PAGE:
To what should we compare God’s imperial rule, or what parable should we use for it? Consider the mustard seed. It is the smallest of all the seeds on the earth—yet when it is sown, it comes up and becomes the biggest of all garden plants, and produces branches, so that the birds of the sky can nest in its shade.

—Mark 4:30-31.

On Wednesday night I added a disclaimer to my post about the Epistle of James. I confessed that, mistakenly, I had used the New Testament (NT) chronologically ordered by a Christian fundamentalist. Instead, I’ll be using the order of Marcus Borg (1942-2015), a more reliable scholar, for the 27 books of the NT.

The earliest book in the NT according to this more serious scholar is not the Epistle of James but 1 Thessalonians, an original letter of Paul’s. The last book in the NT is 2nd Peter, not the Book of Revelation. Borg died three years ago but in the website of the Marcus J. Borg Foundation we can be read:

Chronological means ‘contextual’. What we see is how the message about Jesus developed or ‘evolved’. Paul’s letters to the early ‘Christ communities’ were written some 20 years earlier than the first gospel. And some letters attributed to Paul were written after his death!

The gospel of Mark was written around 70 and the other gospels written later, Matthew in the 80’s or early 90’s. They are obviously not firsthand accounts. And their stories don’t match. Does this surprise you?

Our New Testament [in the common Bible] is not chronological. Why do you think the NT was ordered the way it was?

In my forthcoming NT series the goal is to read the NT in the order the books were written, and share my impressions. Once it is understood that the oldest NT texts consist of fewer legendary layers about who the historical Jesus might have been, it is a real treat to read them.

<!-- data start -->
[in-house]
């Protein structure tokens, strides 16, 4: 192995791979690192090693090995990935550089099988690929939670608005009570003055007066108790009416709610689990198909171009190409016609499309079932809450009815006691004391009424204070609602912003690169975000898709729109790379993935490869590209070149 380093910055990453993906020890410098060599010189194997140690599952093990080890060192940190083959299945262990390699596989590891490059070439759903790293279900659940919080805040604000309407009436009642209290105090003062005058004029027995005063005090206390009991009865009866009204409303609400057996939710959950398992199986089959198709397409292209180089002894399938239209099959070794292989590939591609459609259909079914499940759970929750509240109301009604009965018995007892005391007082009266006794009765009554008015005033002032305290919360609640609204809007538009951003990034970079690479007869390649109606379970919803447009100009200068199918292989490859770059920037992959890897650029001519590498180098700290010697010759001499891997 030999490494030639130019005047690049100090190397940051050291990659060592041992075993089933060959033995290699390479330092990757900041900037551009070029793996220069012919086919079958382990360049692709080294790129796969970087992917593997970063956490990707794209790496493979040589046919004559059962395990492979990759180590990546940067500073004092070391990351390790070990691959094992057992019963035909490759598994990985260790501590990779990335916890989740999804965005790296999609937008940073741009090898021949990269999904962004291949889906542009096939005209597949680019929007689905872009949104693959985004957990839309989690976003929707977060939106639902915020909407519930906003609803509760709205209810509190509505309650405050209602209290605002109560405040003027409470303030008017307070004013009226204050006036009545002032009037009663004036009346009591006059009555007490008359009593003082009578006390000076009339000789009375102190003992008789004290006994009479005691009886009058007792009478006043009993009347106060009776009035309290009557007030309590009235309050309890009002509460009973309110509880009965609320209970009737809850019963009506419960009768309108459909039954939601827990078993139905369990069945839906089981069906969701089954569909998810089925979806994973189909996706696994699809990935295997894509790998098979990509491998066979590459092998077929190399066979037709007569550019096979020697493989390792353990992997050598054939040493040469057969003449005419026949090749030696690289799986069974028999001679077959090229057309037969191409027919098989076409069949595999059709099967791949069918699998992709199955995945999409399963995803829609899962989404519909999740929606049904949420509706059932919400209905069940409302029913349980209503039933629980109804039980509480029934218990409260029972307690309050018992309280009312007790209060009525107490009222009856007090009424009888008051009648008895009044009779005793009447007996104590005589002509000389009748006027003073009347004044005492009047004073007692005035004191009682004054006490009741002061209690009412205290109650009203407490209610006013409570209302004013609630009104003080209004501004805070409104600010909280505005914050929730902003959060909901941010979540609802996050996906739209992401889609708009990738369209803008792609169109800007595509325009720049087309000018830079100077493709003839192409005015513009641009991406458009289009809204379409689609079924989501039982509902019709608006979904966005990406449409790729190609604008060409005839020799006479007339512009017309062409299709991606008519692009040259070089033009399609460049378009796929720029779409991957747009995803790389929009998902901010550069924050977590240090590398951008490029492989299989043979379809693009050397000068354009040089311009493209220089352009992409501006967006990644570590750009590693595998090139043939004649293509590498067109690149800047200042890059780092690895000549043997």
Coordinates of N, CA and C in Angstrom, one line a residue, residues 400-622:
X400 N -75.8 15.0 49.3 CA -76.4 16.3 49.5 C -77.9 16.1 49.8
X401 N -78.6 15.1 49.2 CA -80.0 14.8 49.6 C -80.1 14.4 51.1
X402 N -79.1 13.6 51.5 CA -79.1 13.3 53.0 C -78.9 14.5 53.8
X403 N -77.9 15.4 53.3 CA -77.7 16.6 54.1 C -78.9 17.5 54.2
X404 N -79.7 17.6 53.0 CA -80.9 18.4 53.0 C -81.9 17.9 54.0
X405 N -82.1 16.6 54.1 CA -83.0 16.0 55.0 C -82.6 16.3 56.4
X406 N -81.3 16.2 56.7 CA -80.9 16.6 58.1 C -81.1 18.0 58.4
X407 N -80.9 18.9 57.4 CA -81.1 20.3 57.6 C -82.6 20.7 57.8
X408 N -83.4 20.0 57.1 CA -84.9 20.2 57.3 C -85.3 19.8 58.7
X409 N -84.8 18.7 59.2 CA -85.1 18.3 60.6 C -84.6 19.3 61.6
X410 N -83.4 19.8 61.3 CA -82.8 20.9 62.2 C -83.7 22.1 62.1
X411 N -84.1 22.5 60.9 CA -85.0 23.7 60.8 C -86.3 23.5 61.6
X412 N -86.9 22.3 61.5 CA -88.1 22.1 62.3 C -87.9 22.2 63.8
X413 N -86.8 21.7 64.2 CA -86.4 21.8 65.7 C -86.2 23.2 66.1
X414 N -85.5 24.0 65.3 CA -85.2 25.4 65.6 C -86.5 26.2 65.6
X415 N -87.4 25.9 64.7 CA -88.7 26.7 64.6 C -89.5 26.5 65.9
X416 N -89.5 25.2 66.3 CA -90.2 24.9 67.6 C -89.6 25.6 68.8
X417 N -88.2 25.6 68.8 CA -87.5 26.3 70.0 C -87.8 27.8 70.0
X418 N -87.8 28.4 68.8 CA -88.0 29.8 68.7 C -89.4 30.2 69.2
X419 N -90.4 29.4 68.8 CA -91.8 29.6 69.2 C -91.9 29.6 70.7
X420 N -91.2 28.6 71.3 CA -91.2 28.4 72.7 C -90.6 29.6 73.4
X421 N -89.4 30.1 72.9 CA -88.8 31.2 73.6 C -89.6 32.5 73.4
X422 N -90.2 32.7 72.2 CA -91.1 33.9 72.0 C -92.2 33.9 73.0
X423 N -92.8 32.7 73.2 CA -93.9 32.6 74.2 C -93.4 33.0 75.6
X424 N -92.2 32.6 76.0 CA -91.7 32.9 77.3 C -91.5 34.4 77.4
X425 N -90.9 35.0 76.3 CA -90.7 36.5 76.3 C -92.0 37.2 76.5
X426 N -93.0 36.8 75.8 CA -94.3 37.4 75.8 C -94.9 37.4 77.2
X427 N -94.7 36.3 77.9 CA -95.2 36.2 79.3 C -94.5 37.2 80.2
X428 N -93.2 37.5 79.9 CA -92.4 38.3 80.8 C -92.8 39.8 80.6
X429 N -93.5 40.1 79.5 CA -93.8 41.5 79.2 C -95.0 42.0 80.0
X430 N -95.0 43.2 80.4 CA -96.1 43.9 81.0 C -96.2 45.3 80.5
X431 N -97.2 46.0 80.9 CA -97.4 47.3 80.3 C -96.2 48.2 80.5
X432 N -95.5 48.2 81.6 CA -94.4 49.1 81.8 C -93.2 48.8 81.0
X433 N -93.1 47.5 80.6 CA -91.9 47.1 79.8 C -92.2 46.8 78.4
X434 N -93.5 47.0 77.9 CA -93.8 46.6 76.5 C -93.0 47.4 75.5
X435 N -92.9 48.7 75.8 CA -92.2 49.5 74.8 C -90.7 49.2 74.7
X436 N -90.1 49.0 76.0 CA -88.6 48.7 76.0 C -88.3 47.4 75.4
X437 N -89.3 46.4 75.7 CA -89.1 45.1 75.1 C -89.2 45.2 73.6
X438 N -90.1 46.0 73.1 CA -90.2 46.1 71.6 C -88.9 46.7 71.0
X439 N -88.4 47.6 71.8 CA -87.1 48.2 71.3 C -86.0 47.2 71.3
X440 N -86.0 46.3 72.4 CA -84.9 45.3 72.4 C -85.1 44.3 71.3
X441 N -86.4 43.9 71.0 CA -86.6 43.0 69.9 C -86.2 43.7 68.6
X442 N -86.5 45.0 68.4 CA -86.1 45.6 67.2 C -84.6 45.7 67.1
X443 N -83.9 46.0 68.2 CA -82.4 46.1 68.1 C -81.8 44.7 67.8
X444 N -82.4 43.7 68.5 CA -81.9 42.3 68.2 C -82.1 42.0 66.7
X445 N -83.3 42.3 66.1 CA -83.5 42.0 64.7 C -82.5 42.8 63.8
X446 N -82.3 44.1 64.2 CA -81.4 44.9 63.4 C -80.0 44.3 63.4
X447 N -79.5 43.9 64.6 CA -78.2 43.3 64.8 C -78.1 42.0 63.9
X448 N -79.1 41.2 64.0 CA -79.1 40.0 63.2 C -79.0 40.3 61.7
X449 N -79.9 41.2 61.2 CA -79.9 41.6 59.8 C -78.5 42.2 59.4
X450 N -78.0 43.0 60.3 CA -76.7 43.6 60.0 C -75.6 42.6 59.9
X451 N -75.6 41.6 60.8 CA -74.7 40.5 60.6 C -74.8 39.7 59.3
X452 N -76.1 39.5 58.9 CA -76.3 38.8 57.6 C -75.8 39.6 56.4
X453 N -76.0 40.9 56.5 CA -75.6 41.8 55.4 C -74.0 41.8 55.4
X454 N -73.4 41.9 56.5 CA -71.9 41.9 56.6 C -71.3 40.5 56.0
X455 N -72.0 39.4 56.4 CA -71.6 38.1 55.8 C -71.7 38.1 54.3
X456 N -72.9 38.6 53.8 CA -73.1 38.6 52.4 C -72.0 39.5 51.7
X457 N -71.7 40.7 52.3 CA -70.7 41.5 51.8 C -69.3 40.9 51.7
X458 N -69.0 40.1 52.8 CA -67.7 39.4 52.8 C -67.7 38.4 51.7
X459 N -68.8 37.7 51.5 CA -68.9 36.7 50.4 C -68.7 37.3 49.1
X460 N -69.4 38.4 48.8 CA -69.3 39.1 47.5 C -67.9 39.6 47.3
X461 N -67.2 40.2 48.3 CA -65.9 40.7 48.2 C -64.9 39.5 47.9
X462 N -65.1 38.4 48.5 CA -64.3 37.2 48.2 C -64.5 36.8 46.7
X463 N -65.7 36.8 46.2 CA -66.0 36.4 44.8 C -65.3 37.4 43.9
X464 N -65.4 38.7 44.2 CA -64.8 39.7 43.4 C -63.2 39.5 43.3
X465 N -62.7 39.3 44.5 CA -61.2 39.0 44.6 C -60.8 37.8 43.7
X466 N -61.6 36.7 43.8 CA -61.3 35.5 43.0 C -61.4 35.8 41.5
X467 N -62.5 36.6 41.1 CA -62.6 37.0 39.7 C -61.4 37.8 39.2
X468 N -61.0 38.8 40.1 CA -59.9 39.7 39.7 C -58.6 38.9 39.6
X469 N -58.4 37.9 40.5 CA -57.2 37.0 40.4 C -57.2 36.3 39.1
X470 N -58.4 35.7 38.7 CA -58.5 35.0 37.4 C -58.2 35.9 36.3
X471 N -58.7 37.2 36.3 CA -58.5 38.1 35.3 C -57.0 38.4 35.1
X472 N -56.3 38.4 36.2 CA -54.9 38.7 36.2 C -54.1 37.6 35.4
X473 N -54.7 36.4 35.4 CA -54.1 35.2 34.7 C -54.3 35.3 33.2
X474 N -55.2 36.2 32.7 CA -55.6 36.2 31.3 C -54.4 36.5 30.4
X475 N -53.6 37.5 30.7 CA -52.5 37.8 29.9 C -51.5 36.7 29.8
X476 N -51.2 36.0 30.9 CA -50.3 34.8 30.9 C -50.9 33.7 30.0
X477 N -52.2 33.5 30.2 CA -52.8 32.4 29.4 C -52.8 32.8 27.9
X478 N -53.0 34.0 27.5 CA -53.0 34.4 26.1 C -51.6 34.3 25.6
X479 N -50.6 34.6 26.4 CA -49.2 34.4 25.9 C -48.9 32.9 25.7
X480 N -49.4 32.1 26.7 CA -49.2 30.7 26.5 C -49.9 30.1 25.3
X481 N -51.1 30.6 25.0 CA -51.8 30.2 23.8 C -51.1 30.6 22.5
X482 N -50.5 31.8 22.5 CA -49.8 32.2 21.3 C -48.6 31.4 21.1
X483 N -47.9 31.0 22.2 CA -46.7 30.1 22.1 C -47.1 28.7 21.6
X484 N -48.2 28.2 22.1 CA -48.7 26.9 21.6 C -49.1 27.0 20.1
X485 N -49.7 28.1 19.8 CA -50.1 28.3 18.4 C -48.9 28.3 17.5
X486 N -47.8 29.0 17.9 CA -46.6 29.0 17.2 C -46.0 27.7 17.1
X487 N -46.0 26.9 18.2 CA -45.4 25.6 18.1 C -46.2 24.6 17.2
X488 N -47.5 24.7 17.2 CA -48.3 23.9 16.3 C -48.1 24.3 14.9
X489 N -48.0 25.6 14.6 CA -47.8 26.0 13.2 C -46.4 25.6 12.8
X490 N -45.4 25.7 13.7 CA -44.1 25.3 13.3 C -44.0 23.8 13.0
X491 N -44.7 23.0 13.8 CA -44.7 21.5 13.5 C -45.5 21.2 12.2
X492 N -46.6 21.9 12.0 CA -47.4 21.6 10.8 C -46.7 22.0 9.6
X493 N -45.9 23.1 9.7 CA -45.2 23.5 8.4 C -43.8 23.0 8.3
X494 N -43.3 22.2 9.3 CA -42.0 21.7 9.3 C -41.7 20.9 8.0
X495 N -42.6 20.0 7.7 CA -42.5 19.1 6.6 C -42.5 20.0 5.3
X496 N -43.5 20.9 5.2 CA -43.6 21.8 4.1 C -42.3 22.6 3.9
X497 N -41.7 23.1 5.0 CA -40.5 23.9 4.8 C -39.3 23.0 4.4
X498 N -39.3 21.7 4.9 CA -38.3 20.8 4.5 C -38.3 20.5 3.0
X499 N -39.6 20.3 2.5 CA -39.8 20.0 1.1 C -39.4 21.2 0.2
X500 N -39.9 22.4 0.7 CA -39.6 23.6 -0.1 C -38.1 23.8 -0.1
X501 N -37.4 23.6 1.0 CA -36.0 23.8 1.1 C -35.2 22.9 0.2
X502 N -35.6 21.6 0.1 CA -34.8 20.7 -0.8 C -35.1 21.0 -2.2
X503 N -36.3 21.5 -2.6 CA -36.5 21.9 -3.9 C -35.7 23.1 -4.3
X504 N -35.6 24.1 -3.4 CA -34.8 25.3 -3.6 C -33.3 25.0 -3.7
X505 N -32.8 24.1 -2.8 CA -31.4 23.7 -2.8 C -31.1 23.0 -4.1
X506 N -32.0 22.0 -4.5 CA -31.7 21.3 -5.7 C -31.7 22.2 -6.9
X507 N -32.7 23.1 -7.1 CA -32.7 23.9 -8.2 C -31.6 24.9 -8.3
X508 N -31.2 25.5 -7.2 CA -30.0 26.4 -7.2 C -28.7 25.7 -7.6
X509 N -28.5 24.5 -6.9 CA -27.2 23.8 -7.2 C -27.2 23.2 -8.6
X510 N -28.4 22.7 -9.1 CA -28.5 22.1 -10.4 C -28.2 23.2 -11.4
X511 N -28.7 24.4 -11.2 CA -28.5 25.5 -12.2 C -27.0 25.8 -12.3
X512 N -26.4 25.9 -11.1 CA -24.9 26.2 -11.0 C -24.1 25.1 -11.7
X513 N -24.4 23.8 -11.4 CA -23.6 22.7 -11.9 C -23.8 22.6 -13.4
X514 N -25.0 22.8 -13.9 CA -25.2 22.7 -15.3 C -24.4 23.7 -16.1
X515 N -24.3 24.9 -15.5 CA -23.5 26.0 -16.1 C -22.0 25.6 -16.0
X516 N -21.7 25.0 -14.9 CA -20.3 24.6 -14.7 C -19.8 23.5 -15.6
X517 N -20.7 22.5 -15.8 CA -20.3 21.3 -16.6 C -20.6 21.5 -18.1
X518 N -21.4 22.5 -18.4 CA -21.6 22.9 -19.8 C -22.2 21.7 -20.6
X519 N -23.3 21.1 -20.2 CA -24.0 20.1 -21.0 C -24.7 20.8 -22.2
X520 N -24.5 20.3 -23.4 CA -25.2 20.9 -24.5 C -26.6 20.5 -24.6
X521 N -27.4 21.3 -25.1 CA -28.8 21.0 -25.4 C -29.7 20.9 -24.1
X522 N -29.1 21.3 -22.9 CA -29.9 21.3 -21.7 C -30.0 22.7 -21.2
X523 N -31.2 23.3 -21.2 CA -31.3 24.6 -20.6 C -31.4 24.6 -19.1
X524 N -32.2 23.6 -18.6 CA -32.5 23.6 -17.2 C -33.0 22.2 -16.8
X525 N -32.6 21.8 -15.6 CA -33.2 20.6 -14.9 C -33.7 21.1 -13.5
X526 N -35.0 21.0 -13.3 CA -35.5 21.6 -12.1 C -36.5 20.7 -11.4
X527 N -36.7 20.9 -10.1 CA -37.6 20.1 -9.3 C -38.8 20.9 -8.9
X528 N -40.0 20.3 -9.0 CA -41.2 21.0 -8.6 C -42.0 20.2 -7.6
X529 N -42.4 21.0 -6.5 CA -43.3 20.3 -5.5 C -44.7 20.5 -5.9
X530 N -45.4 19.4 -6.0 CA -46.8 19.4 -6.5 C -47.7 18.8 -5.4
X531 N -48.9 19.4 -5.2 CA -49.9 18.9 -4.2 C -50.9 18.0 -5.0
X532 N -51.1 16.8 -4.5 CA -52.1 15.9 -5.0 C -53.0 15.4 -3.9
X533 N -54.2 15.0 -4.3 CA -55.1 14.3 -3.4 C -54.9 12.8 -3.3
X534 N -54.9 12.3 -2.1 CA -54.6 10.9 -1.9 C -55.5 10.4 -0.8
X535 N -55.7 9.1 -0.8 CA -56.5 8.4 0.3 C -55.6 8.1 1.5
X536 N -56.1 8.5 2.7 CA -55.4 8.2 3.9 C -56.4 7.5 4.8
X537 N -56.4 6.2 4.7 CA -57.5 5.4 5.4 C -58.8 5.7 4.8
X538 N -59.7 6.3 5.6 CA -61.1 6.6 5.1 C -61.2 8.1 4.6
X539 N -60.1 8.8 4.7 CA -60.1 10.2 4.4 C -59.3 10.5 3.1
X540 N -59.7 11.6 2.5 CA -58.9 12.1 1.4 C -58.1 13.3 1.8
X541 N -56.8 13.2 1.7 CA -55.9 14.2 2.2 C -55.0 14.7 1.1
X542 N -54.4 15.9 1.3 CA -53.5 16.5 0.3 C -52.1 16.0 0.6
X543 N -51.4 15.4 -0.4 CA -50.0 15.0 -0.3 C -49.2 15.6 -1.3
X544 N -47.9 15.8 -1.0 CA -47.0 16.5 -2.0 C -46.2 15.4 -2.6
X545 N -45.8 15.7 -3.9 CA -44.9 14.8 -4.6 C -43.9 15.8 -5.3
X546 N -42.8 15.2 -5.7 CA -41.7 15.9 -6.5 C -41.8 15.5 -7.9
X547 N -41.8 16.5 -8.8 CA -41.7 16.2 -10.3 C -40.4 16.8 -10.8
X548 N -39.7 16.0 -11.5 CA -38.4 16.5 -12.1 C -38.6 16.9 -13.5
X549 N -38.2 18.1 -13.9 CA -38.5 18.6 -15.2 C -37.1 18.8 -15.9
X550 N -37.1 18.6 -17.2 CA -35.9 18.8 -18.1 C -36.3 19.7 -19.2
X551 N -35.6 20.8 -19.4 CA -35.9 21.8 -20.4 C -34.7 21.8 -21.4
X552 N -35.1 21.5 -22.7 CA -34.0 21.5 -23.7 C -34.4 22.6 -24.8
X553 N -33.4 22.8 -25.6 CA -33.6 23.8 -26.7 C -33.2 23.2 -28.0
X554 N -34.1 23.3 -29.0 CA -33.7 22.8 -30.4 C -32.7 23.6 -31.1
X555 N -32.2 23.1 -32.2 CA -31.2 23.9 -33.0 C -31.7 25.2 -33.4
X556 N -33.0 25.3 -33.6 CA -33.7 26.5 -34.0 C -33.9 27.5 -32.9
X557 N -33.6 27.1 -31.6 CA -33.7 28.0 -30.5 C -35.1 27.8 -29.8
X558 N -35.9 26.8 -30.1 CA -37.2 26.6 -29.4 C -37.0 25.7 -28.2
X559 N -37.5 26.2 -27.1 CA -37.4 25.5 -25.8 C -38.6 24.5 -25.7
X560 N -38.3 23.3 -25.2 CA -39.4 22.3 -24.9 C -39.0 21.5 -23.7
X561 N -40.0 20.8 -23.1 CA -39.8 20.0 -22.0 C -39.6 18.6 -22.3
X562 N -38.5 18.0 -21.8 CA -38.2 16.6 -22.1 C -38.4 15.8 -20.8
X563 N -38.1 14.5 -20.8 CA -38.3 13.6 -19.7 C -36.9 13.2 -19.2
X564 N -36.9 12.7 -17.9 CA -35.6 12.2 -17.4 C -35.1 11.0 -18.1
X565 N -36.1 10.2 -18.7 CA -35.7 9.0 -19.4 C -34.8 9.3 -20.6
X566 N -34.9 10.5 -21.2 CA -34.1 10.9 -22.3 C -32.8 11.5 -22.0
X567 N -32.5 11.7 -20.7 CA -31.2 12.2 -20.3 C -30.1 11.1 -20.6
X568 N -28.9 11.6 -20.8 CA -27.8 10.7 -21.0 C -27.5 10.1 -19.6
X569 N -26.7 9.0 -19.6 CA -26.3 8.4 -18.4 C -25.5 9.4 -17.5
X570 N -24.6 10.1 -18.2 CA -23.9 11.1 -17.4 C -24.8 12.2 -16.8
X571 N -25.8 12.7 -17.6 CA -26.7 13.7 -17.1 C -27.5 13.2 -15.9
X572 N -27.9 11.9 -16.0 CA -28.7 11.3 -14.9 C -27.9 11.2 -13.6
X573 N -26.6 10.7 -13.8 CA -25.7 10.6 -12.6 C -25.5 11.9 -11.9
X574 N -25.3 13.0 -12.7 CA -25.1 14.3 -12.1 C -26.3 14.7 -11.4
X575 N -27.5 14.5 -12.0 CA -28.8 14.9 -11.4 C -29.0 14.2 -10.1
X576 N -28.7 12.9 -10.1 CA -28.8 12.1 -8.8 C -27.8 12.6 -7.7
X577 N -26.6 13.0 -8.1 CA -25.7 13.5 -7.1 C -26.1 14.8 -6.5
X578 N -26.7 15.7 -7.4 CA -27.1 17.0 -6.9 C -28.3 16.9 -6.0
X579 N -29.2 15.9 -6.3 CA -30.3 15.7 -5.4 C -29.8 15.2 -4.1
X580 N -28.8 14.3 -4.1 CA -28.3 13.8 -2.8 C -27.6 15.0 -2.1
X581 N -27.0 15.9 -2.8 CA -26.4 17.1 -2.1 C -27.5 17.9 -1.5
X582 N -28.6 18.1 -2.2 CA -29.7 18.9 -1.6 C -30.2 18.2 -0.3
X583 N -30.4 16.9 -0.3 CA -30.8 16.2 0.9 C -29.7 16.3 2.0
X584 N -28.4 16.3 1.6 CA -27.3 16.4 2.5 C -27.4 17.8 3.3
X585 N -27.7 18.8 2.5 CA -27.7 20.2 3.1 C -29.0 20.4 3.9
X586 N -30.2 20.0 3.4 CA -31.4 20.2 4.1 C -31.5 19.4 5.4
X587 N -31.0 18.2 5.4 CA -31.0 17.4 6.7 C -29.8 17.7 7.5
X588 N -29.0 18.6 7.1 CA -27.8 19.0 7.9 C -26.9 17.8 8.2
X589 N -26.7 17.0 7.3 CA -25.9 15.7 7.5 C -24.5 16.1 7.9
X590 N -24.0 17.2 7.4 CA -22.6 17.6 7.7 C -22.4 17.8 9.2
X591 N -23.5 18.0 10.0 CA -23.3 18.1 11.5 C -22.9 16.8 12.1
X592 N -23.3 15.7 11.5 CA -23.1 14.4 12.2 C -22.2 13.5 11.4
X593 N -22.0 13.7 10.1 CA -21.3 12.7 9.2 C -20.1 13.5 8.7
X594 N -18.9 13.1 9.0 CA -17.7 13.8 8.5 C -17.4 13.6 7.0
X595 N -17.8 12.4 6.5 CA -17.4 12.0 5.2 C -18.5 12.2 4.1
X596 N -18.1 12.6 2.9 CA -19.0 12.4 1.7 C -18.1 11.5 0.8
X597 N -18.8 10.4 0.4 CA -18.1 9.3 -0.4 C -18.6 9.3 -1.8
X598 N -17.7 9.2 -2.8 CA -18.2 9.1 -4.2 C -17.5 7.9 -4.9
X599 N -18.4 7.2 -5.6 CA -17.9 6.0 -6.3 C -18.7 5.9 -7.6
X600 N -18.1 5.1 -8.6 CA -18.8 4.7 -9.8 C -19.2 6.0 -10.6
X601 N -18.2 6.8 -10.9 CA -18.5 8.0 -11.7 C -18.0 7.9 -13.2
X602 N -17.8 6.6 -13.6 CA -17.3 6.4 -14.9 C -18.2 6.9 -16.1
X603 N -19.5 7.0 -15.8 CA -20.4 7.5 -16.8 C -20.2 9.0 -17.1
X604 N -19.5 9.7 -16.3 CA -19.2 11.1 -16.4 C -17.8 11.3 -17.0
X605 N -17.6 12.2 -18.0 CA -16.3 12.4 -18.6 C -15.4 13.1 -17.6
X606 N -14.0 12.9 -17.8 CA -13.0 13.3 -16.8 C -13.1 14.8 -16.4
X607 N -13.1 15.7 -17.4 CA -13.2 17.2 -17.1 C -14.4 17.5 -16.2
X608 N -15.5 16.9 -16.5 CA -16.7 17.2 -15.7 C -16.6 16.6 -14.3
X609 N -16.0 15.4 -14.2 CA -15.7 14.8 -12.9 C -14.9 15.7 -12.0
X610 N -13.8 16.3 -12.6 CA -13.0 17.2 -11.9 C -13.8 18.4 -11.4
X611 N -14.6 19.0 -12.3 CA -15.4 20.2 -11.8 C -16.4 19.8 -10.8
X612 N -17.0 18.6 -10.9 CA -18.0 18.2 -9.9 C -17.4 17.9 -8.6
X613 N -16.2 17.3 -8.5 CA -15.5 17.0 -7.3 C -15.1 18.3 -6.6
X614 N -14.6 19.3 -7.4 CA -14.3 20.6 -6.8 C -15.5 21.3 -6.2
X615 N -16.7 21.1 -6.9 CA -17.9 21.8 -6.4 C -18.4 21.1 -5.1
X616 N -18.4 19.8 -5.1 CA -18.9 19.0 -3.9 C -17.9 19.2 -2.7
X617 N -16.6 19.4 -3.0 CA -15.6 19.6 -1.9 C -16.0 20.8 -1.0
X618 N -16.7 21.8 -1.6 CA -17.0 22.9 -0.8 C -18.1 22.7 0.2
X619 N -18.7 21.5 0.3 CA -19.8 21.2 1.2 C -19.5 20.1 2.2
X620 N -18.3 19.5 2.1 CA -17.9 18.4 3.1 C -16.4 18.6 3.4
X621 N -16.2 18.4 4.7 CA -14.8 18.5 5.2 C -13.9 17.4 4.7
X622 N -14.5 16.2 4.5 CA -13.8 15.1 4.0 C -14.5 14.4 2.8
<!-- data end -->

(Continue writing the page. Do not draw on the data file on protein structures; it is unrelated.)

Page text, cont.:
Instead of the list that mistakenly I had published (the list by a Christian fundamentalist) the order that I will be using appears in Evolution of the Word: The New Testament in the Order the Books Were Written. Letters in grey below mean that these books are forgeries in the sense that the real authors are not those that the NT book claims authorship. The following dates are taken from the last pages of Evolution of the Word.

The 30s CE. Jesus is executed in ca. 30. His followers continue his mission in the Jewish homeland, especially in Galilee. Somehow, Christ-communities reached Syria, in the Jewish Diaspora beyond the homeland and Paul is converted in ca. 33-35.

The 40s CE. Emperor Caligula orders the erection of a statue in the Jerusalem Temple, sparking massive Jewish resistance while Paul is in Asia Minor (present-day Turkey). The controversy about whether gentile converts need to become Jewish—that is, circumcision for males—means that the Jerusalem church differed in principle from the incipient Pauline church.

The 50s CE. The seven genuine letters of Paul were apparently written in Greece and Asia Minor:

First Thessalonians

Galatians

First Corinthians

Philemon

Philippians

Second Corinthians

Romans

The 60s. Armed revolt against the Roman occupation in the Jewish homeland begins (cf. the essay that is still the masthead of The West’s Darkest Hour: ‘Rome vs. Judea; Judea vs. Rome’).

The 70s. In 70, Roman legions re-conquer Jerusalem and destroy the temple. Probably a majority of Jesus’ followers live in the Diaspora. Although the four gospels were anonymous writings and the later Church invented the names of the evangelists, I am not using grey letters for them because the intention of the authors was not to claim authorship for Mark, Matthew, Luke and John. (This does not mean that books in black letters are reliable biographical or historical accounts.)

Mark

The 80s and onward. The centre of Judaism in the homeland moves to Galilee. Judaism and the followers of Jesus begin to separate into two different religions. Second- and third- generation Christians struggle in an alien, Gentile world.

James

Colossians

Matthew

Hebrews